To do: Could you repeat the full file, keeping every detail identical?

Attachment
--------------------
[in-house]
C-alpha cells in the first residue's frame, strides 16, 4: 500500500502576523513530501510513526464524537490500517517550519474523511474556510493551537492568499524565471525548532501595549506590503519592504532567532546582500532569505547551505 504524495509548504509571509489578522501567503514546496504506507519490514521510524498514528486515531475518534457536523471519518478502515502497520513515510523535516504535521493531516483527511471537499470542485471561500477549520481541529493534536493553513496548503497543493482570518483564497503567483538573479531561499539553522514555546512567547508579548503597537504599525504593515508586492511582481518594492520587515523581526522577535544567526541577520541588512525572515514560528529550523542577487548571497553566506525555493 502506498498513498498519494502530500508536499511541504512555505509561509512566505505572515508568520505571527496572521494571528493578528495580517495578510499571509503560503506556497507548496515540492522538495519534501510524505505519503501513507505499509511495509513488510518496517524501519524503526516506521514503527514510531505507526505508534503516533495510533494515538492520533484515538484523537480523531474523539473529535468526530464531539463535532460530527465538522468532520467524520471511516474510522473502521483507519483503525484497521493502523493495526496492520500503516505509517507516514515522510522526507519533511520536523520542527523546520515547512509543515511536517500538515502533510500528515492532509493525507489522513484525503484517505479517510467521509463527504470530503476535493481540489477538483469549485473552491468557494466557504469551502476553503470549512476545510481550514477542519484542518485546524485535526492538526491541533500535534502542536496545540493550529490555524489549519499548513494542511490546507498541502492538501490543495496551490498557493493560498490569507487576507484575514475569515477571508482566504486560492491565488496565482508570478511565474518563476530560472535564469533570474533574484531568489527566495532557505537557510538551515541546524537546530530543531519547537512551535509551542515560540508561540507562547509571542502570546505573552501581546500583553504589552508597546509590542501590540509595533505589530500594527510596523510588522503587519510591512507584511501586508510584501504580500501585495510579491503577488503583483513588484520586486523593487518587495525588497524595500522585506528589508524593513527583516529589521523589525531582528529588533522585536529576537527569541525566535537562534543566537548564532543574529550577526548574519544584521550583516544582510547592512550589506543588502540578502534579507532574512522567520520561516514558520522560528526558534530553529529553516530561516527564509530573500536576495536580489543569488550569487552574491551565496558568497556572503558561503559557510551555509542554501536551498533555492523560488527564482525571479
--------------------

[in-house]
C-alpha cells in the first residue's frame, strides 16, 4: 500500500502576523513530501510513526464524537490500517517550519474523511474556510493551537492568499524565471525548532501595549506590503519592504532567532546582500532569505547551505 504524495509548504509571509489578522501567503514546496504506507519490514521510524498514528486515531475518534457536523471519518478502515502497520513515510523535516504535521493531516483527511471537499470542485471561500477549520481541529493534536493553513496548503497543493482570518483564497503567483538573479531561499539553522514555546512567547508579548503597537504599525504593515508586492511582481518594492520587515523581526522577535544567526541577520541588512525572515514560528529550523542577487548571497553566506525555493 502506498498513498498519494502530500508536499511541504512555505509561509512566505505572515508568520505571527496572521494571528493578528495580517495578510499571509503560503506556497507548496515540492522538495519534501510524505505519503501513507505499509511495509513488510518496517524501519524503526516506521514503527514510531505507526505508534503516533495510533494515538492520533484515538484523537480523531474523539473529535468526530464531539463535532460530527465538522468532520467524520471511516474510522473502521483507519483503525484497521493502523493495526496492520500503516505509517507516514515522510522526507519533511520536523520542527523546520515547512509543515511536517500538515502533510500528515492532509493525507489522513484525503484517505479517510467521509463527504470530503476535493481540489477538483469549485473552491468557494466557504469551502476553503470549512476545510481550514477542519484542518485546524485535526492538526491541533500535534502542536496545540493550529490555524489549519499548513494542511490546507498541502492538501490543495496551490498557493493560498490569507487576507484575514475569515477571508482566504486560492491565488496565482508570478511565474518563476530560472535564469533570474533574484531568489527566495532557505537557510538551515541546524537546530530543531519547537512551535509551542515560540508561540507562547509571542502570546505573552501581546500583553504589552508597546509590542501590540509595533505589530500594527510596523510588522503587519510591512507584511501586508510584501504580500501585495510579491503577488503583483513588484520586486523593487518587495525588497524595500522585506528589508524593513527583516529589521523589525531582528529588533522585536529576537527569541525566535537562534543566537548564532543574529550577526548574519544584521550583516544582510547592512550589506543588502540578502534579507532574512522567520520561516514558520522560528526558534530553529529553516530561516527564509530573500536576495536580489543569488550569487552574491551565496558568497556572503558561503559557510551555509542554501536551498533555492523560488527564482525571479